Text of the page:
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10W30 vs 10W40 Oil: What’s the Difference & Which Is Better?

In a previous article, we covered low-temperature grade motor oils 0W-20 and 5W-20. Now, we’ll go over the differences between 10W30 and 10W40.

Both oils are versatile multi-grade oil types and perform well in cold and standard weather. They may seem alike – but one is, in fact, used over the other for specific conditions and ambient temperatures.

What’s the difference between 10W30 and 10W40 motor oils, and which is better?

10W30 and 10W40 engine oils are very similar. While both are low-temperature grade oils, 10W40 is thicker at high temperature; therefore, better to use in warm weather.

This article provides tips for using SAE 10W-30 and 10W-40 and covers viscosity grades. It will also go over the benefits of using thicker oil versus thinner ones for vintage engines and the right circumstances for utilizing each oil type.

Read on to determine which is better between these two motor oil variants.

Motor Oil Refill with Yellow Funnel

Oil Viscosity and Temperature

Oil viscosity pertains to a liquid’s internal friction or ability to flow at specific temperatures. Understanding this is crucial as not all motor oils have the same resistance to flow.

Colder weather conditions require (winter-grade) thinner oils to reduce friction and make cold-starting easier. Conversely, warmer temperatures call for (summer-grade) thicker oils, which have better film strength and sealing properties due to their higher viscosity.

The SAE J300 EOVC is the best reference to distinguishing winter from summer-grade engine oils. It grades motor oils according to their viscosity characteristics.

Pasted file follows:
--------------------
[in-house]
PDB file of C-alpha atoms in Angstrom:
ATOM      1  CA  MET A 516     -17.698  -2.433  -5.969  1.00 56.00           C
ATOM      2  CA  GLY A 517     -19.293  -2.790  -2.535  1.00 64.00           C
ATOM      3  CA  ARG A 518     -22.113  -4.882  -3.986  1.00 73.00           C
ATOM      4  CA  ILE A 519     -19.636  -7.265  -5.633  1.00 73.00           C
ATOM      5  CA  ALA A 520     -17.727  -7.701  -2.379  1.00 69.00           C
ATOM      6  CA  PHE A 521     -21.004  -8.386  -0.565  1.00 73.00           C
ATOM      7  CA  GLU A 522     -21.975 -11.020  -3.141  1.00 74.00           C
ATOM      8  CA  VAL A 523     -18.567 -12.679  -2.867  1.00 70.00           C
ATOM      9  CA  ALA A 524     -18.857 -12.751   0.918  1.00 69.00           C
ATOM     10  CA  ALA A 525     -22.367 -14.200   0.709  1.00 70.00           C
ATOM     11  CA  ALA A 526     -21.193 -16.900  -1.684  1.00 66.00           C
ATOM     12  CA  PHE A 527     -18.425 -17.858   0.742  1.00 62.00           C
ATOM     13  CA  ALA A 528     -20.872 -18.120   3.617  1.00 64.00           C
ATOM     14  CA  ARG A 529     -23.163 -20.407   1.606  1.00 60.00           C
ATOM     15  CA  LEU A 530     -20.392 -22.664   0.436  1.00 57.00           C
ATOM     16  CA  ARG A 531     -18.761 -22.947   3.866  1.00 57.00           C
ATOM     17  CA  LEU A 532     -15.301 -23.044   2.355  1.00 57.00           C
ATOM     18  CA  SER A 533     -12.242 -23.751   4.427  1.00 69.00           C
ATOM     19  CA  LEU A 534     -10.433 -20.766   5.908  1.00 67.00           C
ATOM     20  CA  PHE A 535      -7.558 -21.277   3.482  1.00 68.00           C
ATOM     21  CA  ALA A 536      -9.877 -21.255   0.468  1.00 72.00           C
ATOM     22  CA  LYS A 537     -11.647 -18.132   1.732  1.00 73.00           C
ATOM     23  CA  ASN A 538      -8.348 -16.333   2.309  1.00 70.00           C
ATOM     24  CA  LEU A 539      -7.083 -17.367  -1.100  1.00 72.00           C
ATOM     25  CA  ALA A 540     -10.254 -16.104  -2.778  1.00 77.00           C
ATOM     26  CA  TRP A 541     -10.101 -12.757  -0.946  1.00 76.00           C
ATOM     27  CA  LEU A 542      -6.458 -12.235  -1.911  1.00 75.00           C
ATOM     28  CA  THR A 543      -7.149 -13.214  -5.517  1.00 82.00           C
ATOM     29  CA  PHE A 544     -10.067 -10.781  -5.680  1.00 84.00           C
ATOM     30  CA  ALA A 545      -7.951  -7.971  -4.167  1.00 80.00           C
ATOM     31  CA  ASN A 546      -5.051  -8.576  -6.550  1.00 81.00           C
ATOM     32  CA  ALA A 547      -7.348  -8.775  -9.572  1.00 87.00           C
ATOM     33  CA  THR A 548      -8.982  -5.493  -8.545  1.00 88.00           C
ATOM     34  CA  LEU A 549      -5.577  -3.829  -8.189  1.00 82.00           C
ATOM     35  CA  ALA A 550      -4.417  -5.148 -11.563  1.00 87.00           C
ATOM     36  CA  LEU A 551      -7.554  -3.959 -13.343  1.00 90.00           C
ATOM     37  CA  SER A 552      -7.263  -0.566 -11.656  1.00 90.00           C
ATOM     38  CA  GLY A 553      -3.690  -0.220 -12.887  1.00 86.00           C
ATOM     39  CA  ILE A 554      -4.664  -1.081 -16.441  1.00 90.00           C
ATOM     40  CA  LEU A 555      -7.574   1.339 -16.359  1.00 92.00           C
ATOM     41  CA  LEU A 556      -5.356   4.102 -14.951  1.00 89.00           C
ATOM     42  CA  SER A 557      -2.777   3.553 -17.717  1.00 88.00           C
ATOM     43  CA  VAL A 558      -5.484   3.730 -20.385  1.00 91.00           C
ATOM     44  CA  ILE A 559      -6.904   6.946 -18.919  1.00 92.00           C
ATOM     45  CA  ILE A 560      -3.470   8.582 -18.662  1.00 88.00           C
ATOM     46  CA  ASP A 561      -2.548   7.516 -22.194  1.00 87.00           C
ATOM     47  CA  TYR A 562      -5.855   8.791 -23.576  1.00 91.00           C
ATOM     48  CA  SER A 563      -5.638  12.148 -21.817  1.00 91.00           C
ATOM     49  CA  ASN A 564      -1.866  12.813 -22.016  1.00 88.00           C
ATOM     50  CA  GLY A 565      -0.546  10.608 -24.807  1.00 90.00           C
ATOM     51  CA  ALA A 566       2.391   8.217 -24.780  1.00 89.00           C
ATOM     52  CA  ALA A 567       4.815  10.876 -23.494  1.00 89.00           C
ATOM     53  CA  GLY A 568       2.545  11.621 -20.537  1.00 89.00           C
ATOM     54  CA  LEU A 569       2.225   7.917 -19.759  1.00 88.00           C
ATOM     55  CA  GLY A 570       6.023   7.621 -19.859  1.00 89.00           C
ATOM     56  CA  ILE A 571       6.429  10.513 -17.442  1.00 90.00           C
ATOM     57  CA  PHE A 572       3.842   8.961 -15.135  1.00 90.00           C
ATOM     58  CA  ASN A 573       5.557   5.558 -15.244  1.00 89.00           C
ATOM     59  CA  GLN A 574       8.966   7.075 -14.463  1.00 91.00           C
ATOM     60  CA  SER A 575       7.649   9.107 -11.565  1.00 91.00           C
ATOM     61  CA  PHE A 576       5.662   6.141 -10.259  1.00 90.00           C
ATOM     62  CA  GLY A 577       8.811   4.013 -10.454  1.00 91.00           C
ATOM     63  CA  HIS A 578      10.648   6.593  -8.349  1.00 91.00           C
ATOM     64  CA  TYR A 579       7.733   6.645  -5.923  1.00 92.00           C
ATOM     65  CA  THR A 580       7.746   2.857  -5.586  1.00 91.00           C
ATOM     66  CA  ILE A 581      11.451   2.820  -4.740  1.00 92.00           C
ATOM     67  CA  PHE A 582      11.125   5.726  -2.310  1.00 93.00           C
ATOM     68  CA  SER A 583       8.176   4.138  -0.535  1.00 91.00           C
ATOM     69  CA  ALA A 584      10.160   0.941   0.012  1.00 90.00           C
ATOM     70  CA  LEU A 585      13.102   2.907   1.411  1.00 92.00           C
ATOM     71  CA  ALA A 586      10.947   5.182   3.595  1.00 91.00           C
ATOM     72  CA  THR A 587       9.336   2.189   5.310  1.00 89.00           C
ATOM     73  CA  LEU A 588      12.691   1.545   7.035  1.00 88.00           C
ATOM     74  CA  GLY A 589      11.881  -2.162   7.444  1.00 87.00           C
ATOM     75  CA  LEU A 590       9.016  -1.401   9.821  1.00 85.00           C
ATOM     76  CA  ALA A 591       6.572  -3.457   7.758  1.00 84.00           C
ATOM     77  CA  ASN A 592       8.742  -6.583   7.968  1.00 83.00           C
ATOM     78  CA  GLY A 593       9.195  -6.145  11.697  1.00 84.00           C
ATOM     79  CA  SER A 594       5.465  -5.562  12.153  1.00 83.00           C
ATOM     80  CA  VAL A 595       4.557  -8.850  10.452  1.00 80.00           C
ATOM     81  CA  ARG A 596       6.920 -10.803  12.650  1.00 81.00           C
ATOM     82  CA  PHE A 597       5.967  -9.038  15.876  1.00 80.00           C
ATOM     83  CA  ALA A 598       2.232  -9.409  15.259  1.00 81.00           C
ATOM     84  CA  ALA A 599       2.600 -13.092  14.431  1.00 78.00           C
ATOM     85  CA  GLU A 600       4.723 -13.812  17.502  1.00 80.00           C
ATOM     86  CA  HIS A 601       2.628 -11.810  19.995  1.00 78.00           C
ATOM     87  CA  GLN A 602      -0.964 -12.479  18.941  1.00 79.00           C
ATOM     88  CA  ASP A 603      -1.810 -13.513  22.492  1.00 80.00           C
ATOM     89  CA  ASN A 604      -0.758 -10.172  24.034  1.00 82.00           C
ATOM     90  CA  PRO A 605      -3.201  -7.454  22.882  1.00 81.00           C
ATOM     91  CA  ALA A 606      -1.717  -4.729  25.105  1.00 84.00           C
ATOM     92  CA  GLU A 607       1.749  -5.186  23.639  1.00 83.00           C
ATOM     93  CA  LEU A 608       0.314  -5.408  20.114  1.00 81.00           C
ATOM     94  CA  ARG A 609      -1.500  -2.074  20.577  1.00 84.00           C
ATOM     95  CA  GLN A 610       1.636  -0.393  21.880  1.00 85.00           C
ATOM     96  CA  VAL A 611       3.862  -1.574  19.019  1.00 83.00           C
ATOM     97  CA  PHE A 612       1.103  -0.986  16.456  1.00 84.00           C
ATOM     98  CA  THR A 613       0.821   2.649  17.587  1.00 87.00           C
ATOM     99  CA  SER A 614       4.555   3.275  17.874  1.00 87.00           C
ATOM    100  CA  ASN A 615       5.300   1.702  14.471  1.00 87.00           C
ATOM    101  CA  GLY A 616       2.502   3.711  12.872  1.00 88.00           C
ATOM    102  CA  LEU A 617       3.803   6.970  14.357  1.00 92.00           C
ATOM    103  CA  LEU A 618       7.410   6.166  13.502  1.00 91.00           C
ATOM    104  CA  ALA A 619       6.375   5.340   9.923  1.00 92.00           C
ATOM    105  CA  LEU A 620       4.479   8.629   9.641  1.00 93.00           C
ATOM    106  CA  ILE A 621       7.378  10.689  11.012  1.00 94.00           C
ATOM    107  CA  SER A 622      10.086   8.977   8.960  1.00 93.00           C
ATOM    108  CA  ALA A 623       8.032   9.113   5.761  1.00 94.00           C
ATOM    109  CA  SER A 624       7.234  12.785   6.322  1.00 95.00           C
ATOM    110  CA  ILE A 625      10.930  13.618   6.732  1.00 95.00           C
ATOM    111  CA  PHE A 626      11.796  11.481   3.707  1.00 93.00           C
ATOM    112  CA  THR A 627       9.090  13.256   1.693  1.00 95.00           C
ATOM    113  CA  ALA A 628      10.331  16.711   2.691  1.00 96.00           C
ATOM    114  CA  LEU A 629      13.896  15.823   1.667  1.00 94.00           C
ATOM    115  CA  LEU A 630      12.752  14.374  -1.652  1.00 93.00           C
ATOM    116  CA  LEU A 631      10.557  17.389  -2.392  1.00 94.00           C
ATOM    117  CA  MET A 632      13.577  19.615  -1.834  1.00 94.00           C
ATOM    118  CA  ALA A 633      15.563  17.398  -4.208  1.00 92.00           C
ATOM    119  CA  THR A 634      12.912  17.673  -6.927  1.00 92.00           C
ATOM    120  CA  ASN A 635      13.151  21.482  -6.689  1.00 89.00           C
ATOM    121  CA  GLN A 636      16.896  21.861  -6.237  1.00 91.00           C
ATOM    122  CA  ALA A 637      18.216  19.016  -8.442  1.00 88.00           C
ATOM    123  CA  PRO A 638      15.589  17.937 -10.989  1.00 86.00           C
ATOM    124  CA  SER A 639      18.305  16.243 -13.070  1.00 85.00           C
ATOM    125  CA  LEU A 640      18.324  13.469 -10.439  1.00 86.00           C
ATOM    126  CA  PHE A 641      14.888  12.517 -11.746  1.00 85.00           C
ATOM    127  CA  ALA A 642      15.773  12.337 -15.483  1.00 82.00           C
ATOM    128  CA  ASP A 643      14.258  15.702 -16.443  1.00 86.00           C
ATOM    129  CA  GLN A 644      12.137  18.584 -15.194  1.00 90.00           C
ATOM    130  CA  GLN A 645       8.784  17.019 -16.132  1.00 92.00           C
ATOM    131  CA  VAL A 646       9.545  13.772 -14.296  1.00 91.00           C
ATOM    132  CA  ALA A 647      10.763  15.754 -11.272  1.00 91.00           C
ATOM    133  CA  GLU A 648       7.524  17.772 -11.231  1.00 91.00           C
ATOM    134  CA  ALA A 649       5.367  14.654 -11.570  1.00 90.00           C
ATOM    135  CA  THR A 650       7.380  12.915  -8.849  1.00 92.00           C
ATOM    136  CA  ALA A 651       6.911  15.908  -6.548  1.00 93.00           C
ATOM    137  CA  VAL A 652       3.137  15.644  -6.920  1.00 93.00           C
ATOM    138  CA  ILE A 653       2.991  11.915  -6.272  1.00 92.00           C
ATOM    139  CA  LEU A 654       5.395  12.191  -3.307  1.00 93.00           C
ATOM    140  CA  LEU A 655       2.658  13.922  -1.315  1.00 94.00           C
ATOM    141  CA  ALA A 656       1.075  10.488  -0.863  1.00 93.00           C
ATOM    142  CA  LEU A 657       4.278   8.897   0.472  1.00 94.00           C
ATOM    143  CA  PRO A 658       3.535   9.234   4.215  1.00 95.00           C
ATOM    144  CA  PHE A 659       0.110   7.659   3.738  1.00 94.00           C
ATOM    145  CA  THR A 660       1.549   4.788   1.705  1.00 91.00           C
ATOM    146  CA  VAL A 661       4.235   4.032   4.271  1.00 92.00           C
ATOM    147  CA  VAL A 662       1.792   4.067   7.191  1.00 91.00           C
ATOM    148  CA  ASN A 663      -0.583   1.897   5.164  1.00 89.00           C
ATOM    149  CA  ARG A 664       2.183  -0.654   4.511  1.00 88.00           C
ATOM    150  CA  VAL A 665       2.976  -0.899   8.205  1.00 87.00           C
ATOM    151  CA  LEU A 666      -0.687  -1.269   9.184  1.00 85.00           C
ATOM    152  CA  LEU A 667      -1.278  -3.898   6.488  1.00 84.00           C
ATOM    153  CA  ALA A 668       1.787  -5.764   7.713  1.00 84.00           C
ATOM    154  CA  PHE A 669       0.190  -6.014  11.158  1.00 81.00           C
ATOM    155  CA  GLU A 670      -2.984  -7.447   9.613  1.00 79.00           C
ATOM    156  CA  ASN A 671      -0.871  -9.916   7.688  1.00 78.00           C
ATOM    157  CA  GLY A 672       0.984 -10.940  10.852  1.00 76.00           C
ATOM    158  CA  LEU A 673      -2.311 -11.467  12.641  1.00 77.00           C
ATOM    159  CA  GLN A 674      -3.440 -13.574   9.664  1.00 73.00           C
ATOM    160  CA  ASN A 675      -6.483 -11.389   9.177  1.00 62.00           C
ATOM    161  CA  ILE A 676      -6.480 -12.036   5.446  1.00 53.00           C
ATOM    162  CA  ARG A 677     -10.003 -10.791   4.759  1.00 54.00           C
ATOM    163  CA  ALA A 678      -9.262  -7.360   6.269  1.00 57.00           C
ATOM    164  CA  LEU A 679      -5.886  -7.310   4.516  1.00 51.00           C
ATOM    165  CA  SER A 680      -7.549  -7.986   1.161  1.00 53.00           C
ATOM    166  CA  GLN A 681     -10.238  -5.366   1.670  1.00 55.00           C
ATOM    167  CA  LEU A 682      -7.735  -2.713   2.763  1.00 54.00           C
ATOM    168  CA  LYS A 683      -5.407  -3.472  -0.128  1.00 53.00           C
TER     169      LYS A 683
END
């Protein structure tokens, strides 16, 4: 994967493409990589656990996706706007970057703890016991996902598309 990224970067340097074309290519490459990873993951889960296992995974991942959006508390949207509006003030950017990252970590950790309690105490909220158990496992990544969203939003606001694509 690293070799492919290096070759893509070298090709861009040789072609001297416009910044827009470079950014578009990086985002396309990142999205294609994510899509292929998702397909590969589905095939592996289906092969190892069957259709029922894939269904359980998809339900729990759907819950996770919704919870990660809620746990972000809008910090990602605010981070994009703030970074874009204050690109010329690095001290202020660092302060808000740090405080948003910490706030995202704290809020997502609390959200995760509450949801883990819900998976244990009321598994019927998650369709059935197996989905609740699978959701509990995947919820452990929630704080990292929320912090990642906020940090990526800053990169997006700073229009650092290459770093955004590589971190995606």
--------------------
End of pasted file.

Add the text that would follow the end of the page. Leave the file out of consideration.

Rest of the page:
A total of 14 high- and low-temperature viscosity grades cover both mono-grade and multi-grade oil types.

The format for viscosity classification consists of 2-3 alphanumeric codes for mono- or single-grades and XW-XX for multi-grades – the latter showing a combination of cold-operating and hot-operating viscosity ratings. For instance, SAE 10W-30 oil would act like an SAE 10 at cold temperatures and like an SAE 30 at 100 °C (212 °F).

10W30 and 10W40 Defined

SAE 10W-30 motor oil is one of the low-temperature multi-grade oils commonly recommended by manufacturers, along with 15W-40, 5W-30, and 0W-20. This engine oil acts as an SAE 10 in sub-zero weather, yet functions as an SAE 30 in standard operating temperature.

This oil type will not have problems in freezing climates up to -30°C/-22°F. Cold-starting should be hassle-free, even if you leave your wheeler outside of the garage.

Similarly, SAE 10W-40 motor oil performs well in cold weather conditions. It has the same low-temperature limits as the 10W-30 but is better in higher temperatures.

This oil type remains thicker at 100°C/212°F compared to an SAE 30 high-temp flow grade and is more suitable for warm weather. Because this oil is more glutinous, it is better at resisting thermal breakdown and reducing deposit formation.